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Eating Disorder?

answered 12:26 PM EST, Wed April 10, 2013
anonymous anonymous
So I stopped drinking like 6 months ago and I have lost 30 pounds since then. I am close to rocking a 6 pack which is something I never believed I would ever see grace my portly-since-i-was-a-kid body. SO this is good. But what’s weird is now that I am all of a sudden in good shape I am feeling obsessed with counting my calories and exercising and trying to get to that body I have always wanted. I think about it all the time. All the time. I am always checking myself out in the mirror and making plans to exercise and reading about health and fitness a lot. So my best friend was anorexic in her teens and she says I am starting to scare her because I am getting weirdly obsessed. SO this worries me. But if anything was the matter I would be feeling anxious about how I look, not feeling great about it, right?

Katie Brooks Says...

Congratulations on your weight loss and abstinence from alcohol.  I'm sure that you feel great!  It sounds like you are just really excited about your new body and health status.  Word of caution though...  becoming "obsessed" with weight, food, and exercise can turn into an eating disorder over time.  It is progressive.  Right now you feel great, but it can easily turn into a terrible cycle if you are not mindful about your habits.  If you spend most of your time and thoughts on any subject it can be unhealthy.  Getting exercise and eating healthy foods are really important for a healthy life style, but they should not take over your life.  Focus your energy on health rather than on appearance.  Try to limit the time you spend on appearance and balance your life by developing other areas of strength.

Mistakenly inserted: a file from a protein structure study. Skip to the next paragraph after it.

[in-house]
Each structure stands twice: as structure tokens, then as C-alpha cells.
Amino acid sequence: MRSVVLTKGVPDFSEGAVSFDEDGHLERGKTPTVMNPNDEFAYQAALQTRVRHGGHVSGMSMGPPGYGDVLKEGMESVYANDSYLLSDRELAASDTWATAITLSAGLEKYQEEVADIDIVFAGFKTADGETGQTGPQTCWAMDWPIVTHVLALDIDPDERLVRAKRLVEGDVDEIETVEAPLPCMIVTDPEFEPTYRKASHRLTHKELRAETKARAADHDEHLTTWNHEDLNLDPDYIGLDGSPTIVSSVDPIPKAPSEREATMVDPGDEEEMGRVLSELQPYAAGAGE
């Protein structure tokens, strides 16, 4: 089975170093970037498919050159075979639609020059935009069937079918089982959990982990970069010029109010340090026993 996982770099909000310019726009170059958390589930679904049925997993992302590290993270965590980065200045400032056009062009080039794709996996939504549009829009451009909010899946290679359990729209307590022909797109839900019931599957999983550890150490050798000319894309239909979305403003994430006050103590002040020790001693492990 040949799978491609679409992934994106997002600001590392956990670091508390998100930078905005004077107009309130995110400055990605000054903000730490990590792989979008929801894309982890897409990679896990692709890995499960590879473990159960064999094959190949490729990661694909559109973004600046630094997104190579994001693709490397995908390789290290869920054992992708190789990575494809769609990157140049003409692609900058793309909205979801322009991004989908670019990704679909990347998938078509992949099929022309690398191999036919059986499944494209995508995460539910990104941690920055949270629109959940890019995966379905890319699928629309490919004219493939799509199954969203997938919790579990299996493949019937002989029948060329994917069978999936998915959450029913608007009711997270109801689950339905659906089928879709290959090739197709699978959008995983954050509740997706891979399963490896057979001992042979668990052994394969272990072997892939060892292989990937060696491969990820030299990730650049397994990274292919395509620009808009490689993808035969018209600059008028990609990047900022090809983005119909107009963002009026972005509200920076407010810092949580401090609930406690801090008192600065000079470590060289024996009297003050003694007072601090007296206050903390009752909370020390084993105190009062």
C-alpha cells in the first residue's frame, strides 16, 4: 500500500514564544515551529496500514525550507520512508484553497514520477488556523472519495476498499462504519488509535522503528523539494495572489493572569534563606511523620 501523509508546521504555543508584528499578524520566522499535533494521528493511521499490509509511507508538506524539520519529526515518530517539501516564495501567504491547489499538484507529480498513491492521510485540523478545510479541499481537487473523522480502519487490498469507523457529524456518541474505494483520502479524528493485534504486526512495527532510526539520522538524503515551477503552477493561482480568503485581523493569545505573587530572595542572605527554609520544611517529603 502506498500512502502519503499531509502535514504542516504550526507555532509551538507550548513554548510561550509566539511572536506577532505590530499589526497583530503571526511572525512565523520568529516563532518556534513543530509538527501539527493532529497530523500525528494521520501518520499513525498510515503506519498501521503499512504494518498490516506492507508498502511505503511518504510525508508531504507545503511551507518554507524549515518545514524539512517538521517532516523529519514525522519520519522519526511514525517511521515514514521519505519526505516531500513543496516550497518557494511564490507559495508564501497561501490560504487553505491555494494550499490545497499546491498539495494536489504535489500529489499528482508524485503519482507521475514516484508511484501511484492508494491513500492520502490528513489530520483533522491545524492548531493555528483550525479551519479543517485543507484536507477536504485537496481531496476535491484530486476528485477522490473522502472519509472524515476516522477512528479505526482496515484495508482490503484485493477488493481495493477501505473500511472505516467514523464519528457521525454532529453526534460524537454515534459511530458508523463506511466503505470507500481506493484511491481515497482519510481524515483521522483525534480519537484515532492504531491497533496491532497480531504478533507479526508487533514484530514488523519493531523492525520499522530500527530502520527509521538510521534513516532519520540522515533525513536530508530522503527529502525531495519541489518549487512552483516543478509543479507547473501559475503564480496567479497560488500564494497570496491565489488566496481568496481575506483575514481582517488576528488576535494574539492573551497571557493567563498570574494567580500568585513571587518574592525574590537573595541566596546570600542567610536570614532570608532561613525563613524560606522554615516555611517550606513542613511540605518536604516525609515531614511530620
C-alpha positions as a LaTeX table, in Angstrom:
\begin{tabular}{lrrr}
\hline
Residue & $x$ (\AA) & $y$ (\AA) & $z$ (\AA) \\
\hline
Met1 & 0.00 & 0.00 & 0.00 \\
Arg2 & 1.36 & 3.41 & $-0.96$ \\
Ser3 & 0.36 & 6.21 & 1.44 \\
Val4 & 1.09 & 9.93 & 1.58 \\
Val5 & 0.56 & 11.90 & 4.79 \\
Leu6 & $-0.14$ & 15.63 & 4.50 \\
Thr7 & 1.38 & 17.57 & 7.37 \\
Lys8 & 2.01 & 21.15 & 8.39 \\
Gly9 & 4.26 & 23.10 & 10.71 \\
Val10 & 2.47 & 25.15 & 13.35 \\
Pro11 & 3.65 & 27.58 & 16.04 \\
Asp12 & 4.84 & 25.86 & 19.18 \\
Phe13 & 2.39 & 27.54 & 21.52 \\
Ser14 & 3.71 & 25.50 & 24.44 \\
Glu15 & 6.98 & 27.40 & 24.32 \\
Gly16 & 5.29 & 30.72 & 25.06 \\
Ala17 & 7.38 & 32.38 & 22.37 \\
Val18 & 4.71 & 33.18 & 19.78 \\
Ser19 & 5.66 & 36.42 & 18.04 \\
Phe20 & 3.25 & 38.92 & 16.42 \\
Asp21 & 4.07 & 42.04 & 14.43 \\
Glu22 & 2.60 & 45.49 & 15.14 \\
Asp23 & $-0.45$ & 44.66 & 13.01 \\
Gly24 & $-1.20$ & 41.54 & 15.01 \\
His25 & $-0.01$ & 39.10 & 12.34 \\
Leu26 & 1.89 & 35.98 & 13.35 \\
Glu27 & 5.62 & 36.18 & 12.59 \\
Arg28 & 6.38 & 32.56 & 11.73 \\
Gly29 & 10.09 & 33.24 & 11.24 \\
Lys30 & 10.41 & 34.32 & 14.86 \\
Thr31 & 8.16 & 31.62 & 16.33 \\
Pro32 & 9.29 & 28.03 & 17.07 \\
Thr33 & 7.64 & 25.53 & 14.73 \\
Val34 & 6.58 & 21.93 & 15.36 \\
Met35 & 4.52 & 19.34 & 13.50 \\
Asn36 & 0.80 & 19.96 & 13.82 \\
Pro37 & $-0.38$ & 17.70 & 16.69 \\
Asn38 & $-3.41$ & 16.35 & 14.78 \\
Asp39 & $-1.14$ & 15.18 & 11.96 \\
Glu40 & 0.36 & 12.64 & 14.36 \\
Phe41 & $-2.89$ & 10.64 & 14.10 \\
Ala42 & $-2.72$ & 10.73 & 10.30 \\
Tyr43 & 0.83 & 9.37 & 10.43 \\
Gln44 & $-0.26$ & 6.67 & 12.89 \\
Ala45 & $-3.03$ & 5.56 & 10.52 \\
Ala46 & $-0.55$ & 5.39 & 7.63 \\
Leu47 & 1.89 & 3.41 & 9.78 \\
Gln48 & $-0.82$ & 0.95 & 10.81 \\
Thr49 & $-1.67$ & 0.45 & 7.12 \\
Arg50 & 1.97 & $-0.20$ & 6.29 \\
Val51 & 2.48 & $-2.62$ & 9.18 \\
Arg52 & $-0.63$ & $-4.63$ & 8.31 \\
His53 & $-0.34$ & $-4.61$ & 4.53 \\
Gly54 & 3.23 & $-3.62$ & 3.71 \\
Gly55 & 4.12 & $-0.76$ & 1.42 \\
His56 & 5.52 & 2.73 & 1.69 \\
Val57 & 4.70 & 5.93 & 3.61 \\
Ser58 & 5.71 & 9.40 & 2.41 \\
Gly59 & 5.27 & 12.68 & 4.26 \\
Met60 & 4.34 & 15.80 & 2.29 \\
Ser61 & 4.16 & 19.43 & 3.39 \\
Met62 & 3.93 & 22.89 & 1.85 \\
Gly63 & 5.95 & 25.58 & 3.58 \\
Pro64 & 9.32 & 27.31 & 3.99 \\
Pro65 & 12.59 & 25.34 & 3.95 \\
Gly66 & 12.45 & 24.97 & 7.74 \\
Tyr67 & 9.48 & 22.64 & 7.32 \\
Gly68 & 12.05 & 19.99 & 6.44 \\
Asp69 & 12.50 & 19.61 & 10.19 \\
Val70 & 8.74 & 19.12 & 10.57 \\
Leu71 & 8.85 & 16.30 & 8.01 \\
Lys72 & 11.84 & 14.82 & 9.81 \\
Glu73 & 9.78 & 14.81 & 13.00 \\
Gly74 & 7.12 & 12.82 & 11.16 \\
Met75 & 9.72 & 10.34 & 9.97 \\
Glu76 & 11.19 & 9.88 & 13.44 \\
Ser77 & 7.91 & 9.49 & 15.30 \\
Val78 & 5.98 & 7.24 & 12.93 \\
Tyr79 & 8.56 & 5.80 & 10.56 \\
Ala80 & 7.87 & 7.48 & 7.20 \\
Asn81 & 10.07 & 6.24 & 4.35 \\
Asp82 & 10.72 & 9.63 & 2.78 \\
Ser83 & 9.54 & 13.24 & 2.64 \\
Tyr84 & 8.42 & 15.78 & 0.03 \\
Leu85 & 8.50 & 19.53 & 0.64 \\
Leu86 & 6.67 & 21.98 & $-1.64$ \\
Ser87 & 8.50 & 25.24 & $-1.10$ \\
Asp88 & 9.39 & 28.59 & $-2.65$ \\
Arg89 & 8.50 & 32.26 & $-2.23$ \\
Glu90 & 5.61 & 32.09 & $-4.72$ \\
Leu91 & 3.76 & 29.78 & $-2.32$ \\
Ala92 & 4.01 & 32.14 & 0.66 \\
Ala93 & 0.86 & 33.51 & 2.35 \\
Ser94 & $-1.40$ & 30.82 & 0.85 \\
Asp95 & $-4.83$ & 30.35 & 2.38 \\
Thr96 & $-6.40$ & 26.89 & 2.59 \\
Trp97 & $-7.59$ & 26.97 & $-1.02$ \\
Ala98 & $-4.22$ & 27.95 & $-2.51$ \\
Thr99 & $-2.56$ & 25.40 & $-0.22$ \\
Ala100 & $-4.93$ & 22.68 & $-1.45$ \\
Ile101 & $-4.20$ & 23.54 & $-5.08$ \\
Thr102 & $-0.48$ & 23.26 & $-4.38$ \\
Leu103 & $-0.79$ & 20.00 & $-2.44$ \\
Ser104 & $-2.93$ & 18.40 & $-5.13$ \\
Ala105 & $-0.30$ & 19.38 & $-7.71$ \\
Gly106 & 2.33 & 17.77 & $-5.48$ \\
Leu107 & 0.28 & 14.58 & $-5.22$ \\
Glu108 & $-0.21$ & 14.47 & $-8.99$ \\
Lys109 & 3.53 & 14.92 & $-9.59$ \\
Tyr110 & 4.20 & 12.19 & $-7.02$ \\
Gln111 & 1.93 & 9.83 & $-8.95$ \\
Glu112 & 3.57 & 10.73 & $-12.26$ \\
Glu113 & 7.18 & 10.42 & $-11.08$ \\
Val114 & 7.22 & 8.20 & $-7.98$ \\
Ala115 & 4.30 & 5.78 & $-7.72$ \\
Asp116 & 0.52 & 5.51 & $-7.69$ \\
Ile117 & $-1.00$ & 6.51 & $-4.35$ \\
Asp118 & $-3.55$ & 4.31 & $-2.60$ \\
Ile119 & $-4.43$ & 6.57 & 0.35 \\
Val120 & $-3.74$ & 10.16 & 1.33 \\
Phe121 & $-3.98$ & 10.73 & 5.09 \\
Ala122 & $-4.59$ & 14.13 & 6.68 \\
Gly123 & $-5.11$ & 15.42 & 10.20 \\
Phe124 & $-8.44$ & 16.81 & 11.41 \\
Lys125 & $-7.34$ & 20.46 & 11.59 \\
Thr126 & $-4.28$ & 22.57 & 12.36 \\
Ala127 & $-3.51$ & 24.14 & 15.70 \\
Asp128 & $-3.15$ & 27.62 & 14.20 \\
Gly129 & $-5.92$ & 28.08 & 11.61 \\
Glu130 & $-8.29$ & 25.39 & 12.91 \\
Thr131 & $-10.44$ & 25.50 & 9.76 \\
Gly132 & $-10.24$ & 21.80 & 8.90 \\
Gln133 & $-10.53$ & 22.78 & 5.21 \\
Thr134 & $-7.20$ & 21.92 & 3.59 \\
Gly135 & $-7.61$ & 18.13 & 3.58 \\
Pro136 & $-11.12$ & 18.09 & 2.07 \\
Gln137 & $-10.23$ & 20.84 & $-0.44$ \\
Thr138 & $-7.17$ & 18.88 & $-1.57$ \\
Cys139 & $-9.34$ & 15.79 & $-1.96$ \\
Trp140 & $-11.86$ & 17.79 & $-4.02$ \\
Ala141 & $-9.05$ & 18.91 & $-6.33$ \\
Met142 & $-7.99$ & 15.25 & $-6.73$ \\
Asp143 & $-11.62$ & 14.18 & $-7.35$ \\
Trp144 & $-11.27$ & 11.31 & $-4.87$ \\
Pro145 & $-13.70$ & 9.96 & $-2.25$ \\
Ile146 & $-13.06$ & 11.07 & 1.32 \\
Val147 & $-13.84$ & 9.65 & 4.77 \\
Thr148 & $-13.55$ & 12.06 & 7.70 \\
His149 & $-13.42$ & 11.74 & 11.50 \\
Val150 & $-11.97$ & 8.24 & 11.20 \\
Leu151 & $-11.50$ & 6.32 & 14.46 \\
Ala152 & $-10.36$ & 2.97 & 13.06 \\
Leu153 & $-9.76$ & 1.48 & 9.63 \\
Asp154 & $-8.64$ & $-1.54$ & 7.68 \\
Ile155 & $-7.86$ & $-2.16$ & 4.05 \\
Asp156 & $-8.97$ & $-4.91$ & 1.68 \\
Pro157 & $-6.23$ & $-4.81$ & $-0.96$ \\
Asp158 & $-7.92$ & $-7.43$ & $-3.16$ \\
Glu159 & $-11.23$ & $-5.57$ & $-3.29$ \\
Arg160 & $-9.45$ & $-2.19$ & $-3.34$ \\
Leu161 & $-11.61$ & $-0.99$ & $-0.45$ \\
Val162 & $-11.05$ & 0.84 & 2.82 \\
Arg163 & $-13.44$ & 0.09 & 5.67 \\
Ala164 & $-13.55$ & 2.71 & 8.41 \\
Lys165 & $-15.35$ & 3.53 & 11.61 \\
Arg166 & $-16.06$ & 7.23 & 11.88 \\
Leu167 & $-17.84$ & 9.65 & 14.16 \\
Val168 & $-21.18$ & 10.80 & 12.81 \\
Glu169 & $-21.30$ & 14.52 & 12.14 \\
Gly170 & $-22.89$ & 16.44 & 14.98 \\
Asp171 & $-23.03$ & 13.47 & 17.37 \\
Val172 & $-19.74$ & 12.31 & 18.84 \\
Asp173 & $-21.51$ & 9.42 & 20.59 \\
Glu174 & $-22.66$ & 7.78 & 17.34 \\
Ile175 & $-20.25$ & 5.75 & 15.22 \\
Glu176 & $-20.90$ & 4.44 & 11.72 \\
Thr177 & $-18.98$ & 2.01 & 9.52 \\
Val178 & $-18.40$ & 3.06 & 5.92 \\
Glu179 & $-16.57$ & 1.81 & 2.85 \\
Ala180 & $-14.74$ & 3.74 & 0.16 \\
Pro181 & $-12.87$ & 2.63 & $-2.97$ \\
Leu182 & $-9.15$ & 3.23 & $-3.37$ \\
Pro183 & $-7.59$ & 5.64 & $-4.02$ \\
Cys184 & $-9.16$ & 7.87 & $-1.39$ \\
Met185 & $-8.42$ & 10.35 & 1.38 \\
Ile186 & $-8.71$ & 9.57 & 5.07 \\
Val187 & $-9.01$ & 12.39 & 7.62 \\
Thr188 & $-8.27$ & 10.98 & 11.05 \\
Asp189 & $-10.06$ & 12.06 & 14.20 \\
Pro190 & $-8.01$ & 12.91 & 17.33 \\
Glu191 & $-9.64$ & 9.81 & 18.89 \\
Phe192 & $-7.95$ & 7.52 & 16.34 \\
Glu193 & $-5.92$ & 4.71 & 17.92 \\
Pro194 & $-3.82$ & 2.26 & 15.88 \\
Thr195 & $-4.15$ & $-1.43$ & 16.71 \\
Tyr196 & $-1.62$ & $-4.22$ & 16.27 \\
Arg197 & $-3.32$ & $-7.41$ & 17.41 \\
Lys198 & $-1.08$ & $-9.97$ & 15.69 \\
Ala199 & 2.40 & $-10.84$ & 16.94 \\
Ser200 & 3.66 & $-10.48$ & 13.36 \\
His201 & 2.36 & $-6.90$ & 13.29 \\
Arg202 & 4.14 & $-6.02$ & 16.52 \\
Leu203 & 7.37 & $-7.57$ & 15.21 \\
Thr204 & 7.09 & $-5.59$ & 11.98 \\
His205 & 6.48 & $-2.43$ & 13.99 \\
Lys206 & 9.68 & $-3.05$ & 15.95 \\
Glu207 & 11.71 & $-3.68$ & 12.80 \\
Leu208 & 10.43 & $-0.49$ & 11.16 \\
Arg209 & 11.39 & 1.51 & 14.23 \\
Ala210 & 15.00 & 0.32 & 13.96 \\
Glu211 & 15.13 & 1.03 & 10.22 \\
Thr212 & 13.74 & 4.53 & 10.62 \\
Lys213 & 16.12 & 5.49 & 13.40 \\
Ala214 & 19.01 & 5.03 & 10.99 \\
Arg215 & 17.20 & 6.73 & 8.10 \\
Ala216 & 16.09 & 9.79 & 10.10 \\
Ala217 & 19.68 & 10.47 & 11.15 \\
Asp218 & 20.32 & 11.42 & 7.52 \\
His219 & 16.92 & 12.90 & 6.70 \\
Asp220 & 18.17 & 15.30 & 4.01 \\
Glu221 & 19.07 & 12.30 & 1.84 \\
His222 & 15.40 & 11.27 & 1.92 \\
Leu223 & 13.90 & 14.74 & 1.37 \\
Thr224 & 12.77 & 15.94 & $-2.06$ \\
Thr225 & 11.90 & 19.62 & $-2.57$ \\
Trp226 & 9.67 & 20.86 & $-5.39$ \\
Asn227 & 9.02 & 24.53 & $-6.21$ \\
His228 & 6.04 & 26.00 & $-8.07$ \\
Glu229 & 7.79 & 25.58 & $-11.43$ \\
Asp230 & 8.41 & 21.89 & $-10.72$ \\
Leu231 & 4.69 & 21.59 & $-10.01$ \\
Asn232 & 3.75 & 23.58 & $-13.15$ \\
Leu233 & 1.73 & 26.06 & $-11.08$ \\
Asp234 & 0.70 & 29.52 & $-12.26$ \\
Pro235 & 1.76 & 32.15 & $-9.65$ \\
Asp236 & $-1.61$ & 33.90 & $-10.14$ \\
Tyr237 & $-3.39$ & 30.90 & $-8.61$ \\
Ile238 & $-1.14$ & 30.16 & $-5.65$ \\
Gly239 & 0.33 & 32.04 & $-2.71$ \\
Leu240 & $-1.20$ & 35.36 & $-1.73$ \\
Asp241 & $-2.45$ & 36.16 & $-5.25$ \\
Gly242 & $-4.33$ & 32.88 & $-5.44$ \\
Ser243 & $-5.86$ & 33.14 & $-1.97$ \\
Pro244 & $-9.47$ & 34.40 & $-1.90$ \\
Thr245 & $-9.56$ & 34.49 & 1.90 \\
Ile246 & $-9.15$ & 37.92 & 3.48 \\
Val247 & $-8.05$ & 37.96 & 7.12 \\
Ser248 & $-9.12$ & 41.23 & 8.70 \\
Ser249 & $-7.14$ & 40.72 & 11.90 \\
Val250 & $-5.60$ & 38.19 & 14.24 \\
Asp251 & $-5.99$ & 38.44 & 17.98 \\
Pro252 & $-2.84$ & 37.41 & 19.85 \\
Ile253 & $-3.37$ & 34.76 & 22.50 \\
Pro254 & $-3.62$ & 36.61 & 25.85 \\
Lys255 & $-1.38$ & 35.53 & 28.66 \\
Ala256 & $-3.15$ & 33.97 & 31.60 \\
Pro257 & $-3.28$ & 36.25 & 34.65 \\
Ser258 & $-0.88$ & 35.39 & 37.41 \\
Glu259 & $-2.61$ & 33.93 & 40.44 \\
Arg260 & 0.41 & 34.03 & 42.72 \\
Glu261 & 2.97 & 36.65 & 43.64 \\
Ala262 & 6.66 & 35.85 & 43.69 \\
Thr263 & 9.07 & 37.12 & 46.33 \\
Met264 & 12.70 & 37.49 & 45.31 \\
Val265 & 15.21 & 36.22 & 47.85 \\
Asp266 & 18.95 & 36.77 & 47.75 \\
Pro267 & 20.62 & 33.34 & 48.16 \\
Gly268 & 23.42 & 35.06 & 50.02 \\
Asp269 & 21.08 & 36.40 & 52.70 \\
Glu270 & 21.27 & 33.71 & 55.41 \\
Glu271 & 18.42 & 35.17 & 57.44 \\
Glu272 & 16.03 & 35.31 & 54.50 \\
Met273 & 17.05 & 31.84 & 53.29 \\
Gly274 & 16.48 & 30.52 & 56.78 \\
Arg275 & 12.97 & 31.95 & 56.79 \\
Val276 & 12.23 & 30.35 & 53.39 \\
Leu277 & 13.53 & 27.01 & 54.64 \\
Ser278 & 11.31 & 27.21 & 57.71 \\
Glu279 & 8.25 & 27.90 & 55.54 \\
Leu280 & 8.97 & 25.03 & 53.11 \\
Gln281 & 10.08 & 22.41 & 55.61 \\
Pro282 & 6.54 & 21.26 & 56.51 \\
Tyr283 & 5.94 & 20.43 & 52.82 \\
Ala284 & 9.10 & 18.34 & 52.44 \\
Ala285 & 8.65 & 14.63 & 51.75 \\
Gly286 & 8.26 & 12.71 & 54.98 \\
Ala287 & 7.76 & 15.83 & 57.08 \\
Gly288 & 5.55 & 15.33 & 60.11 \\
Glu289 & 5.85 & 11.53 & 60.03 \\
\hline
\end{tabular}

My concern is that sometimes weight loss can become a goal driven activity that never actually is satisfied.  Make sure your goal weight attainable and is within the normal BMI range for your weight and size.  I have been witness to numerous women who will go to extreme measures to hit their “goal weight”, only to gain it back because it is not a realistic goal for their body.  This is how the cycle starts and more extreme measures/ punishments are taken to reach the unattainable goal. Once this war with the body develops numerous health risks can occur.  Be aware if you start to engage in any of these behaviors:  restricting your food over long periods of time, ignoring hunger signals, excessive exercise (regardless of fatigue, injury, or weather), bingeing, purging, using diet pills/ laxatives, obsessively checking the scale and body, avoiding social activities associated with food, and the development of food rules and rituals.  Please visit my website for more information on the signs and symptoms of eating disorders:  GoodTherapySanDiego.Com .  If you have any more questions you are welcome to schedule a phone session or visit.  Good luck!

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Page last updated Apr 12, 2013

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